An overnight ferry from Turku put us in Stockholm early this morning. Today has a been one of settling in. Laundry, getting acquainted with our neighborhood, figuring out how to pay for parking and all the other minor/major travel challenges upon arriving in a new city/country. Also we are tired. I was up at 3 AM watching us glide along the coast and into the fjords as the sun rose. It was so spectacular that I just decided I can always sleep when we get home. This country could not be missed! Bob has been amazing placing all faith in our goddess of GPS, Emily Garmin, who now seldom scolds us with RECALCULATING, RECALCULATING. It has worked so well!!!! She warns us of speed traps, cameras and lots of things we don’t always understand and directs us to take things like the second slip road onto highway whatever.
The four day apartments stays (which we have here in Stockholm) are a welcome respite from hotels. Breakfast and light dinners in the apartment with more abudant mid-day traditional local fare works very well for us. We also enjoy “living,” albeit so briefly, in neighborhoods instead of the tourist/commercial areas where most of the hotels are located. Everyone is so helpful. We just stand on a corner with a map or perusing the parking ticket dispenser and soon the village is there offering help and debating amongst themselves in their own language the best way to help/guide us. It never ceases to amaze us and we ask ourselves if we are so gracious and forthcoming at home.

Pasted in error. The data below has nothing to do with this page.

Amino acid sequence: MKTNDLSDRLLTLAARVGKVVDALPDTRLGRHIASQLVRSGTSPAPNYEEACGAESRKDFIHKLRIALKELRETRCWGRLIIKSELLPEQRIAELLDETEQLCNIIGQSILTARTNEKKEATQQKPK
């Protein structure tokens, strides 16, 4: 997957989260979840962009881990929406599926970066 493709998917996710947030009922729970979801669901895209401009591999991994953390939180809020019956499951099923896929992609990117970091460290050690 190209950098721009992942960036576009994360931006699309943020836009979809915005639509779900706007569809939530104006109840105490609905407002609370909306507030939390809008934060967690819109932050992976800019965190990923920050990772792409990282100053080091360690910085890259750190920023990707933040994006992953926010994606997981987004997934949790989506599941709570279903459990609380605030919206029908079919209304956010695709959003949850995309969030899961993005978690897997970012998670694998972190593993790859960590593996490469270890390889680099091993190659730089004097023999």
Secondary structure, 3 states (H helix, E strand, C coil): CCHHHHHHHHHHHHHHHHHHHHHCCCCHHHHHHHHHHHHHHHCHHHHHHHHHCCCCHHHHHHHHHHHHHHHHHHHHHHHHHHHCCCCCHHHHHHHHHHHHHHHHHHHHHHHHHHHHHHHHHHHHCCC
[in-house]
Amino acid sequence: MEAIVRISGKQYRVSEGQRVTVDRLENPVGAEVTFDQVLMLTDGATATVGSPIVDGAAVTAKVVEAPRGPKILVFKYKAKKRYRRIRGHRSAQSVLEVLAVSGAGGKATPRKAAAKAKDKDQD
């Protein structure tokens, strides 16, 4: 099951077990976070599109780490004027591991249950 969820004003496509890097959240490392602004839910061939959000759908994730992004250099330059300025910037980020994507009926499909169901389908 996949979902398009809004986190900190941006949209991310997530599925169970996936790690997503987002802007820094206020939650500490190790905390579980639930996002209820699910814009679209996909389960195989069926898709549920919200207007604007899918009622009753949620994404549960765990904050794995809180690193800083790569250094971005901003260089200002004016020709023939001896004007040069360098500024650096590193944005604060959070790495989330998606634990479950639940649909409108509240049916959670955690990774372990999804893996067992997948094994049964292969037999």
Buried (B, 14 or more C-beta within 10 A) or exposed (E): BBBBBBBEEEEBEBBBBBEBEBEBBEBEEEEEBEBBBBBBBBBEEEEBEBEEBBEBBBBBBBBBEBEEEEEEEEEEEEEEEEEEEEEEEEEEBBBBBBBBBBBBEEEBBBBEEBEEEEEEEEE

Yestesrday, before boarding the ferry in Turku in the early evening, we spent the day exploring the countryside outside Helsinki which is verdant, productive and lush. Driving in the morning through the farms and then in the afternoon we spent going through an original Victorian wooden fishing and shipping village, Old Rauma. Although it dates back to the mid-fifteenth century as a village, the current structures are early and mid-19th century replaced and rebuilt after numerous fires razed the original town. Currently, the 600 buildings/houses are all lived in but preserved as a World Heritage site. Their description does not refer to the clapboard ornate mid-nineteenth century style as Victorian but Mid-century Romantic or Empire Cladding describisng the wide clapboard siding. After all they weren’t under the influence of the English queen.